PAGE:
For Lane Johnson, the low point came in Week 3 against the Kansas City Chiefs.
The No. 4 overall pick in 2013 got beat for a pair of sacks and missed his assignment on the Eagles’ swinging gate two-point conversion attempt.
“Kansas City was a rough game,” Johnson said Monday after practice. “It was really early in the year. The thing was just to learn from it and continue to grow from it. So that’s what I did.”
Johnson showed steady improvement in the second half of the year as the Eagles won seven of their last eight games. There was never a question about his ability as a run blocker. Aside from the mental mistakes that plague most rookies, Johnson’s elite athleticism translated to the field right away. He is a natrural fit at right tackle in Chip Kelly’s spread-to-run offense.
Where Johnson showed improvement (and the area he’ll need to continue to work on) is his pass blocking.
“Just over-setting most of the time,” he said. “It just comes down to knowing your assignment. Sometimes when I wasn’t sure of things, you kind of put yourself out there on a limb and you have to deal with some of that stuff. So the main thing was learning the offense. I think now I know a lot more. I feel a lot more confident this year than I did last year.”
As a rookie, Johnson didn’t want to get beat off the edge by speed rushers. That led to over-setting, which means he got too far outside/upfield, allowing opposing rushers to come back inside and get to the quarterback.
Take this example from the Chiefs game mentioned above. Johnson is tasked with blocking OLB Justin Houston one-on-one.
Todd Herremans is going to double-team the nose tackle, leaving Johnson essentially on an island.
Johnson initially does a good job on Houston, but look at the huge inside rush lane that gets exposed.
That allows Houston a path to sack Vick.
In addition to footwork, Johnson said he really improved his hand usage later in the season. That’s something the coaches pointed out after his Week 9 performance against the Raiders.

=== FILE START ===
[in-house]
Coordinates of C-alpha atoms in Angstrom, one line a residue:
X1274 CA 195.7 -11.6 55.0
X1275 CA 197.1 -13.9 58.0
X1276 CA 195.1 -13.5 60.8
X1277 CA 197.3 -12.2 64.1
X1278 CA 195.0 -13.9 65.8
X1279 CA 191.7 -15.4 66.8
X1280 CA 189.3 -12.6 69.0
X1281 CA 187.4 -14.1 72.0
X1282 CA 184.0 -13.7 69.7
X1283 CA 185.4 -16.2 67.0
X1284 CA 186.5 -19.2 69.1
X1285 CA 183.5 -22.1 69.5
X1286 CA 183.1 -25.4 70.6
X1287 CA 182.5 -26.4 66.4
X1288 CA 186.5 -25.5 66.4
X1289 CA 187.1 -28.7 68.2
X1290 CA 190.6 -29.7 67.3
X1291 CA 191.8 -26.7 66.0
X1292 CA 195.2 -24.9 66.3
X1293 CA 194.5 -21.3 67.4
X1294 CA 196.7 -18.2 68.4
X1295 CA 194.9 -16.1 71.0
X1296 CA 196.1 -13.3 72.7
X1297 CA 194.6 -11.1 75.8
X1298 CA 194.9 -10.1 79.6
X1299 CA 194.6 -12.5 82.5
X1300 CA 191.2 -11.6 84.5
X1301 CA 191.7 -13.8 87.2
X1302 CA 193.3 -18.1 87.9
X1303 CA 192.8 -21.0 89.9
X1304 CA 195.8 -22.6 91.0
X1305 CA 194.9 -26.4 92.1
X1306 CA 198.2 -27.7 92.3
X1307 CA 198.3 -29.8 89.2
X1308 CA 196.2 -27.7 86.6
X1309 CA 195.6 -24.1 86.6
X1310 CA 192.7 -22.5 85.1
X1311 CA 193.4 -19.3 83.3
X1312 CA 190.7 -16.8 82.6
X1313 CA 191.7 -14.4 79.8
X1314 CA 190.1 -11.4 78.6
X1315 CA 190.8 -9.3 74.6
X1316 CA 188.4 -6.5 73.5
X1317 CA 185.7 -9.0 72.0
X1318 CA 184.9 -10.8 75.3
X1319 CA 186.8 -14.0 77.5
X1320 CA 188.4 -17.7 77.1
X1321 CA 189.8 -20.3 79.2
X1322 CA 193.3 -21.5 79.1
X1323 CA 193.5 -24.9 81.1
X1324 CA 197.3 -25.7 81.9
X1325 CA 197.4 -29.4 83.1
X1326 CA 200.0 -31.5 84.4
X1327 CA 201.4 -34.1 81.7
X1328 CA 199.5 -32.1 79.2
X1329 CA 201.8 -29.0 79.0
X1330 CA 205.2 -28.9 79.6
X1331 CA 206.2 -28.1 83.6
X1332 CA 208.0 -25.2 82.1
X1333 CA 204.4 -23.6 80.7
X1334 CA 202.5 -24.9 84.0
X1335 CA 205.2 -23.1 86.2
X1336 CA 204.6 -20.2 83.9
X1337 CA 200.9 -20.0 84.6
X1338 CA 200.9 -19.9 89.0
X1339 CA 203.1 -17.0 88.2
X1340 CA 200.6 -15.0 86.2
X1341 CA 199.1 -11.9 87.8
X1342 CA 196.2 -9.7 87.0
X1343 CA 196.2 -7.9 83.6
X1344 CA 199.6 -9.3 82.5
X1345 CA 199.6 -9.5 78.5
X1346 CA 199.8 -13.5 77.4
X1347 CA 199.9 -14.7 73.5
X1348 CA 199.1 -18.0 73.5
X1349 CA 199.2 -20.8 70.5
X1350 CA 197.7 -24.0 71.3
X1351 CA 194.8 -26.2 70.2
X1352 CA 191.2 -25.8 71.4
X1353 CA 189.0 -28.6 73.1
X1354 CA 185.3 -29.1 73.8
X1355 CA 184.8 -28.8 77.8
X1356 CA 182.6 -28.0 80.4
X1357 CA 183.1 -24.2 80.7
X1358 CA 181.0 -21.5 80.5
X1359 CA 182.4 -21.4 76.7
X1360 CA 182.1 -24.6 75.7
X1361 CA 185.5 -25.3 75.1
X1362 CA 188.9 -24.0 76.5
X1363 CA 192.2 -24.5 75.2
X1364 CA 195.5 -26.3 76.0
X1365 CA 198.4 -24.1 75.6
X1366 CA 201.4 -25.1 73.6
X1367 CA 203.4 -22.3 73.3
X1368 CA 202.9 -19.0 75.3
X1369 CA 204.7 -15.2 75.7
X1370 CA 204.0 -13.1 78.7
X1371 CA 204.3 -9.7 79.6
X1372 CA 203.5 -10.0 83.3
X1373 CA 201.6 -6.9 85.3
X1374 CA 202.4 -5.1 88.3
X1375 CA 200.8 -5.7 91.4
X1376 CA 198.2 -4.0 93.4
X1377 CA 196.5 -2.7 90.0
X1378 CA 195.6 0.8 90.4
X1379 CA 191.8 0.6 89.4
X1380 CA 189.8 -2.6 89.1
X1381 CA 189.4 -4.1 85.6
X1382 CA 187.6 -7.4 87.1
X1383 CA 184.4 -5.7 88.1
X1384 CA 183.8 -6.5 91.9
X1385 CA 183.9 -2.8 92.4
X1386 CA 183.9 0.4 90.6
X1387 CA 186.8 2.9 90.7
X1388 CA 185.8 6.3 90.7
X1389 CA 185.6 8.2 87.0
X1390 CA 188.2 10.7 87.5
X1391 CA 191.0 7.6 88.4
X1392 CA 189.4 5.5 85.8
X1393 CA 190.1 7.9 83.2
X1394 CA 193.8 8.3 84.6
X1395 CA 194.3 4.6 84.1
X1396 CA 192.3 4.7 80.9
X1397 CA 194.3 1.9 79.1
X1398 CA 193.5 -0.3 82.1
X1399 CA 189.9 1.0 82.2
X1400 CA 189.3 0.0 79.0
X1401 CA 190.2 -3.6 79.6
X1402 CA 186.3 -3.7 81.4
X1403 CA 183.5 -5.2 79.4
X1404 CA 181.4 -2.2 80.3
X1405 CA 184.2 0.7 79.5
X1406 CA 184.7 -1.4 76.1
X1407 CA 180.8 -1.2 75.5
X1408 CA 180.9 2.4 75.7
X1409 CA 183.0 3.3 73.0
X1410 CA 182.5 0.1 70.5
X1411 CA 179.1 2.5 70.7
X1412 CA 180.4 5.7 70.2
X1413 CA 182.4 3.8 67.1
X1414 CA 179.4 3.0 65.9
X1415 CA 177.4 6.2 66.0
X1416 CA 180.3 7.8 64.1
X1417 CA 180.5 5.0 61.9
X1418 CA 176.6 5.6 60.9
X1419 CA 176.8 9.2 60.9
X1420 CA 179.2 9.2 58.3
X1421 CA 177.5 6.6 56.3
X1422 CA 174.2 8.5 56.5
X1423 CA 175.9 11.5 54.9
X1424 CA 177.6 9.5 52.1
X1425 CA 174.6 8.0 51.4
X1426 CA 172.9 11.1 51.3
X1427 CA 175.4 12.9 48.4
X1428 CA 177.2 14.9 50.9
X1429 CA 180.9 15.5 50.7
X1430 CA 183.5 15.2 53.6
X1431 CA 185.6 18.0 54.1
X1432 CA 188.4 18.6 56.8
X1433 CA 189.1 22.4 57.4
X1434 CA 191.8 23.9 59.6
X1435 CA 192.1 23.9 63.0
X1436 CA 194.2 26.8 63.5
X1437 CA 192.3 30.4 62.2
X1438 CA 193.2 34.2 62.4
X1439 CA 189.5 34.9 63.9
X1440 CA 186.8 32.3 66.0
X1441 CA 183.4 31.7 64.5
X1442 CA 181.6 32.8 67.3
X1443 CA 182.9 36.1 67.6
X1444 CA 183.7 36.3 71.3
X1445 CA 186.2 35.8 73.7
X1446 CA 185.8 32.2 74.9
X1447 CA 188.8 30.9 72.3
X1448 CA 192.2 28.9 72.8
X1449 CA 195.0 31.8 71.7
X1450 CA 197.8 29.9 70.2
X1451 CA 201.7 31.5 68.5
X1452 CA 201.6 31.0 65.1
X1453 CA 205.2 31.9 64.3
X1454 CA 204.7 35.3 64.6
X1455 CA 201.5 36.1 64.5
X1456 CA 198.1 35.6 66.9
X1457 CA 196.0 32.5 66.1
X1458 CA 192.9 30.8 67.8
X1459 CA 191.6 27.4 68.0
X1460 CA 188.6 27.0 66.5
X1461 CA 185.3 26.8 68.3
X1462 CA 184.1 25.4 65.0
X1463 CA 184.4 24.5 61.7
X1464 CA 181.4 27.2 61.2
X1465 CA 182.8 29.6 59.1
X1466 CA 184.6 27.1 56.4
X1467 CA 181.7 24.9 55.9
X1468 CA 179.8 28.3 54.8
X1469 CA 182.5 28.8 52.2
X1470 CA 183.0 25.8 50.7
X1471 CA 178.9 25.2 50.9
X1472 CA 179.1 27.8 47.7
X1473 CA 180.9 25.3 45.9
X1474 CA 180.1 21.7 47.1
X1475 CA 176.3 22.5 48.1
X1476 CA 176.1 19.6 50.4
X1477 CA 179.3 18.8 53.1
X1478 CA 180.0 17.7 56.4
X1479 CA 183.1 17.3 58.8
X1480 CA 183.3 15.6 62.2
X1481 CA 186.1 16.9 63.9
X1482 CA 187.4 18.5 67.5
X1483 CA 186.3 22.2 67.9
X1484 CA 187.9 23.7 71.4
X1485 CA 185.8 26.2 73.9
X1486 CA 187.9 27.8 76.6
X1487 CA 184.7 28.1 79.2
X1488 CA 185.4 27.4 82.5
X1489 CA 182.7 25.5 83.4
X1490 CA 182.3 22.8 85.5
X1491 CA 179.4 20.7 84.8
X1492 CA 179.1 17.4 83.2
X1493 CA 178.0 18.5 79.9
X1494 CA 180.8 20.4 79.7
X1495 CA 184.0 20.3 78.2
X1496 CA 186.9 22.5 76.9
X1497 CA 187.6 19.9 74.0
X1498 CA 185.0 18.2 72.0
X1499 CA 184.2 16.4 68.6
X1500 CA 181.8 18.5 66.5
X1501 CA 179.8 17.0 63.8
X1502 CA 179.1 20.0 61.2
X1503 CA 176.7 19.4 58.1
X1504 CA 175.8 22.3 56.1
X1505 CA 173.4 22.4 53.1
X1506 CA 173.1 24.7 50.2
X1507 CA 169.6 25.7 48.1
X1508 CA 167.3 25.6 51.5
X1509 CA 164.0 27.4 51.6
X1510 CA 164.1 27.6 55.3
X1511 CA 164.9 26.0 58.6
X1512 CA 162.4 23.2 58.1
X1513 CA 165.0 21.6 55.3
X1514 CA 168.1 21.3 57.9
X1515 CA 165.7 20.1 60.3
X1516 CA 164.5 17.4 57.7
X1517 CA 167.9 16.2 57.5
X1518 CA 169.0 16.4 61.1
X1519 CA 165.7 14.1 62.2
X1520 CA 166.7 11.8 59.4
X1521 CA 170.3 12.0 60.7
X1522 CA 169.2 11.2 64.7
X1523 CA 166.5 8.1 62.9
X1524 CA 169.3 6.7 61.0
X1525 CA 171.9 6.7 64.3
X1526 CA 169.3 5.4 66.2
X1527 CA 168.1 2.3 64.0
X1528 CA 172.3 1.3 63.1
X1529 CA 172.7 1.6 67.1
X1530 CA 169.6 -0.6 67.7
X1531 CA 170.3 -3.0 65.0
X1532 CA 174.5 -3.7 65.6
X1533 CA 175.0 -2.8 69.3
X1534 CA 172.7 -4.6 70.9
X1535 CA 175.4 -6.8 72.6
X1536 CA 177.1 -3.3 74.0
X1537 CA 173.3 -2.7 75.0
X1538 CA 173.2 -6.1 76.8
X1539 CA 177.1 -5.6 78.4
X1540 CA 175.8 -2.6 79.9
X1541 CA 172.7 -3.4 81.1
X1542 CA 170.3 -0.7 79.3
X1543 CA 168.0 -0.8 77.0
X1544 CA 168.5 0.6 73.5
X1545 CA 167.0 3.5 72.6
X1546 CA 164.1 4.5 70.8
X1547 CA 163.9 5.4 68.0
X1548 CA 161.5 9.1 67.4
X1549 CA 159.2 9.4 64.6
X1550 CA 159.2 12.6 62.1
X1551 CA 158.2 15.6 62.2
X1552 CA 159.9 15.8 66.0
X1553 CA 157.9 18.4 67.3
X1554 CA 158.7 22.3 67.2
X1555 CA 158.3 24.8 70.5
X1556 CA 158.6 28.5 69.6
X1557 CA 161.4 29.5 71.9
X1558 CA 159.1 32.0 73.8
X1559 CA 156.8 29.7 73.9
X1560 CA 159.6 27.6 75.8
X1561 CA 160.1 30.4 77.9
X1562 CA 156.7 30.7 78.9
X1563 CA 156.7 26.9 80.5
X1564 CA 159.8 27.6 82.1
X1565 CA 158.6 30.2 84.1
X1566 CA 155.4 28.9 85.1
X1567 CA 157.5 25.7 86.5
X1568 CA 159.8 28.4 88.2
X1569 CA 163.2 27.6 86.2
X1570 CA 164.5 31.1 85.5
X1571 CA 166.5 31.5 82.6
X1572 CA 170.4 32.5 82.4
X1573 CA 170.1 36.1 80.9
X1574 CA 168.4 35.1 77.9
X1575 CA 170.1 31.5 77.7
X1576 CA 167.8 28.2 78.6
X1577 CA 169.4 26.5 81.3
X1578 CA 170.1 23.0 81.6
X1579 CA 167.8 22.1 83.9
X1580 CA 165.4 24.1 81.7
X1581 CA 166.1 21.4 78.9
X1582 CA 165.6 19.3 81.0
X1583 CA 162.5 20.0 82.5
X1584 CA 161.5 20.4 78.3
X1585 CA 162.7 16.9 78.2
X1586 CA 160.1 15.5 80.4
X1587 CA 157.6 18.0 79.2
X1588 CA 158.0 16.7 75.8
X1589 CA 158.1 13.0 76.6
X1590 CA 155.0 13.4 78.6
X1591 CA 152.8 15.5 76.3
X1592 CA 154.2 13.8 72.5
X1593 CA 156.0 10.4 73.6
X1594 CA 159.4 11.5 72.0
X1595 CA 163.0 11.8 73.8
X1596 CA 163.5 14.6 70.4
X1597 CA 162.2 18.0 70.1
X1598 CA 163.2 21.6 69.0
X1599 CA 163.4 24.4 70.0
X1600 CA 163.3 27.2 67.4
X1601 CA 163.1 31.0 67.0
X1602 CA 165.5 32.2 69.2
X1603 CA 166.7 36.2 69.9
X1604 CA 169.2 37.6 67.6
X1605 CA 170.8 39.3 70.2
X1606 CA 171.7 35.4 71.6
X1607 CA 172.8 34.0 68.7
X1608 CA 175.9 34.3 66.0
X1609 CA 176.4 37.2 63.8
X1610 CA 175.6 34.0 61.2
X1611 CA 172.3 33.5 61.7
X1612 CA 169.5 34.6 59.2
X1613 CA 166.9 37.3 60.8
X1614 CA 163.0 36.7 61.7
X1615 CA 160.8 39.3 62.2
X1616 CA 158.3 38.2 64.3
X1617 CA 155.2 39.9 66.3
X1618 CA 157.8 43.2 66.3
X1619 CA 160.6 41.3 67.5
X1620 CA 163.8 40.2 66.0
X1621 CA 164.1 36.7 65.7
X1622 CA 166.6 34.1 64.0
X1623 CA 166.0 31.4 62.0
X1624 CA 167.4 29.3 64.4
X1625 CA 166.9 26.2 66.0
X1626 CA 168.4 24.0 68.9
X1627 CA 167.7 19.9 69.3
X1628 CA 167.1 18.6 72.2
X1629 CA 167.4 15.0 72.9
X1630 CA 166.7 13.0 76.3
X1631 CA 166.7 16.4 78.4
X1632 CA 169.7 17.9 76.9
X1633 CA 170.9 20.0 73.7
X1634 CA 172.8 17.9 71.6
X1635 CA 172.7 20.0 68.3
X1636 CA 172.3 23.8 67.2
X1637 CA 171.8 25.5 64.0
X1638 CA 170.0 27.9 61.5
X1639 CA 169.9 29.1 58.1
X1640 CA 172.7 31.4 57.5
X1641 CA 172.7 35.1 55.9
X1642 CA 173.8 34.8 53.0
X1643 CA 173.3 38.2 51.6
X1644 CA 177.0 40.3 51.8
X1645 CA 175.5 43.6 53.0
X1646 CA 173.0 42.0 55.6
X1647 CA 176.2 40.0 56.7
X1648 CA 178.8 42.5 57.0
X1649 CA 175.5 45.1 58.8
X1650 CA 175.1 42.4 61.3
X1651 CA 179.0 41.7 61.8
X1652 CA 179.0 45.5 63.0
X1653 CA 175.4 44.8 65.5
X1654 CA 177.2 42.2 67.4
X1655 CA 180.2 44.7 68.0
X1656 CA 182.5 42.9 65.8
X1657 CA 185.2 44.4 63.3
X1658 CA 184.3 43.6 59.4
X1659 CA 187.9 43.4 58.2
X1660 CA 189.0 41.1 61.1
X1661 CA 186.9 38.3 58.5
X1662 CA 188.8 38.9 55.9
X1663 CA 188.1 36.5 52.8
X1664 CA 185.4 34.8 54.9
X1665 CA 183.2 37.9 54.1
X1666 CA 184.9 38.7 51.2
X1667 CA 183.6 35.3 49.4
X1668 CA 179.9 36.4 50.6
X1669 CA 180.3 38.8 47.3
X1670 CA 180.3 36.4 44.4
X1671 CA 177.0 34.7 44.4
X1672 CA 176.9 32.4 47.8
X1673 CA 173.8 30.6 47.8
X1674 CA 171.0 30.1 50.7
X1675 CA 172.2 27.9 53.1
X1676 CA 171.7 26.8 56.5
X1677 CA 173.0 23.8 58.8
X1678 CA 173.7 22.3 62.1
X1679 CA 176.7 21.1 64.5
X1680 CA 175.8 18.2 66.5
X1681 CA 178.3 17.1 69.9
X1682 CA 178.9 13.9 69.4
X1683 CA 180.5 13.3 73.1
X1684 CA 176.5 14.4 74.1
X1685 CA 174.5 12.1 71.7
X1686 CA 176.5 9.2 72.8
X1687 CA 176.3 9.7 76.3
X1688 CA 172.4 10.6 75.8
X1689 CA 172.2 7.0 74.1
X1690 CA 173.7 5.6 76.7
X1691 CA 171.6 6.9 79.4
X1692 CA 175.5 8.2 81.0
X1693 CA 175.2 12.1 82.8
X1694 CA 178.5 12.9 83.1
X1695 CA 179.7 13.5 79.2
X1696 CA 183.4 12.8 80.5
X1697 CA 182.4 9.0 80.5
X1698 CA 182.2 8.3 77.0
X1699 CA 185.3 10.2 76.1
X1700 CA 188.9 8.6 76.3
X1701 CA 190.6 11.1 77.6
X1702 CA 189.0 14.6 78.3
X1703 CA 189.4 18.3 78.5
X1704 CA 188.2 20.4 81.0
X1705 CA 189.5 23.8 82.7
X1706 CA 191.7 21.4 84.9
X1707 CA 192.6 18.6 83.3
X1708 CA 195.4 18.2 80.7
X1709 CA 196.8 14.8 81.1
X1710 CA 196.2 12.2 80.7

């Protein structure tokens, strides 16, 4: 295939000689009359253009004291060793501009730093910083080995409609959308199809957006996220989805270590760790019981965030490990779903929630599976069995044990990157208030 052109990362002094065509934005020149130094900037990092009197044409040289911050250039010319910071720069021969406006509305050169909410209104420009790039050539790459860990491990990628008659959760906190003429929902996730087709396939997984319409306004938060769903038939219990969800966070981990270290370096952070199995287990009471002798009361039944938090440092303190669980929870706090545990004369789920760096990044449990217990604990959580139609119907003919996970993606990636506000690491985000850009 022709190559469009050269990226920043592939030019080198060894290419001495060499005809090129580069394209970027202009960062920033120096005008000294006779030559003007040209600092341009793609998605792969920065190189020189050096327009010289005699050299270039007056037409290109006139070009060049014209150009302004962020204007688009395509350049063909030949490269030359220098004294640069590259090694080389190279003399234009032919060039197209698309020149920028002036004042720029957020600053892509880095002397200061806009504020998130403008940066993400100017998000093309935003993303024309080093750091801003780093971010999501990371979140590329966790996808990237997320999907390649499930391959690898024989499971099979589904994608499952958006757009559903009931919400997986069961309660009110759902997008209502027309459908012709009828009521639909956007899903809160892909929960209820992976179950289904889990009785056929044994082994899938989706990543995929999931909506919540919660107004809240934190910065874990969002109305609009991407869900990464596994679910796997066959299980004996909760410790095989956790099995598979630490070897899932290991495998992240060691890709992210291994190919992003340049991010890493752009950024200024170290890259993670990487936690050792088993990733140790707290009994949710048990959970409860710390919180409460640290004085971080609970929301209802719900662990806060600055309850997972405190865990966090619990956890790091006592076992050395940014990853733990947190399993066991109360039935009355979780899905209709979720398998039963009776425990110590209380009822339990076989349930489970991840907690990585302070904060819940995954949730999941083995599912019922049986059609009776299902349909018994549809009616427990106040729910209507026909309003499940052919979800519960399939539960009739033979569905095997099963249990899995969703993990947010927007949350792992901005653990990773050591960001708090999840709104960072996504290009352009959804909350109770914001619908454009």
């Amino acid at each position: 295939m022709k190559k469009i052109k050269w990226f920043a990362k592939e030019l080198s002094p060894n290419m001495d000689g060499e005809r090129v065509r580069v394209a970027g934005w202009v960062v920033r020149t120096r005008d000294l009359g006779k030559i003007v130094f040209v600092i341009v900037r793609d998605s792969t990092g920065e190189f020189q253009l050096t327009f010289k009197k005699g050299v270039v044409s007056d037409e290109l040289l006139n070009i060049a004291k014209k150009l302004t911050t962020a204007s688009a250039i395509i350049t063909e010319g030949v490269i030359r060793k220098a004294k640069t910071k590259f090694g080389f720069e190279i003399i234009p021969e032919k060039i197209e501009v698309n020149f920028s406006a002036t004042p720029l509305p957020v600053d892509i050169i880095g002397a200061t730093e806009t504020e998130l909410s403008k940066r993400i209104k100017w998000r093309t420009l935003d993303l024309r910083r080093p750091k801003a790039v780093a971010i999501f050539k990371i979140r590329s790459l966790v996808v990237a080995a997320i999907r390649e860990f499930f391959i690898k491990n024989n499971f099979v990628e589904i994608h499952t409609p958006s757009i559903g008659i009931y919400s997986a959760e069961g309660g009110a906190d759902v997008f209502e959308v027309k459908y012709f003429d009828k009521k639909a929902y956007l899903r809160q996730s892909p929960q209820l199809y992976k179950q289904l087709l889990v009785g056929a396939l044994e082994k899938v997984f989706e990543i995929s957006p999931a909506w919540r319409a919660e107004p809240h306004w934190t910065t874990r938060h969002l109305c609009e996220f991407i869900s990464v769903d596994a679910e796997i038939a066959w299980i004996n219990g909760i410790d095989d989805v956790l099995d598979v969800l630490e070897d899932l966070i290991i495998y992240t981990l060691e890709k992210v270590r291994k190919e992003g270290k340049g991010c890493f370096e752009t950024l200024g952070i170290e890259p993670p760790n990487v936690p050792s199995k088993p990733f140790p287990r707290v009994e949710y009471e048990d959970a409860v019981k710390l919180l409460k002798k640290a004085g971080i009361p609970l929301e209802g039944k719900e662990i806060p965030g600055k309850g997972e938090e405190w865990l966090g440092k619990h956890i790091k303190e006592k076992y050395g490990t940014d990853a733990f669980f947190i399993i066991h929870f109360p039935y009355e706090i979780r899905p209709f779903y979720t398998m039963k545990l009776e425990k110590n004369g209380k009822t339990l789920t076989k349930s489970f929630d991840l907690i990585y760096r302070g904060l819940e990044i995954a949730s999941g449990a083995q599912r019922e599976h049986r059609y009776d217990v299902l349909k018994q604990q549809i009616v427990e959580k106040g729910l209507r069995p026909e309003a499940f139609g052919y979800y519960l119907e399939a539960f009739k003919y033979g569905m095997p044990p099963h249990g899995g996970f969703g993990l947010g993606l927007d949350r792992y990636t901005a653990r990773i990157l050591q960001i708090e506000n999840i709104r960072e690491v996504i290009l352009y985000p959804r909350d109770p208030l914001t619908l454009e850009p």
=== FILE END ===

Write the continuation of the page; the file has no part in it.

“Raiders was probably my best game,” he said. “I just felt like every play I did was really good. I just feel like I extended my game there and knew I had the ability and just tried to carry it on through the rest of the season.
“[The coaches] said: ‘You’re progressing really well. Just keep on working on it.’ Just my hand usage I think was on another level that game. So they just wanted to see that more the rest of the season.”
Added Johnson’s teammate Jason Kelce: “Lane really came on strong, especially the second half of the season, especially in his pass pro. We’re really excited. He’s put on some weight and he looks like he is going to be a dominating run force as well this year – not that he wasn’t last year. It’s just that he’s a big, athletic guy, you want that all the time. He’s going to be a great player. We truly lucked out in that draft and got one of the really good young players. I think we got the best tackle in that draft, so we’re excited to have him back.”
With his rookie season in the rear-view mirror, it’s time to for Johnson to focus on what’s next. As the No. 4 overall pick, there are going to be lofty expectations. During Johnson’s exit interview in January, coaches told him to first rest up. Last year, he went from the college football season to the Senior Bowl to the combine to private workouts to the draft to mini-camps and OTAs. There was never a time to recover.
Johnson has also added weight. He played last year at 310, but is currently between 315 and 320. His lower body, specifically, was a focus. After working out in Texas and Oklahoma, Johnson spent some time in Arizona, training at LeCharles Bentley’s facility for offensive linemen.
Going into Year 2, Johnson believes he has the tools and confidence necessary to make a significant leap.
“Just getting comfortable in the offense,” he said. “Coming from college where you’ve been playing in a certain scheme for four years, you’ve got it down pat. You feel confident. The main thing was just kind of getting used to the offense and getting my confidence up to where you know you can do certain things. So confidence was a big boost.
“I’m trying to be a dominant player. I know I have the ability. It’s just a matter of being consistent with it because there’s times where I showed flashes of being a really good player, and then there’s other times where I didn’t. So I’m just trying to be more consistent this year.”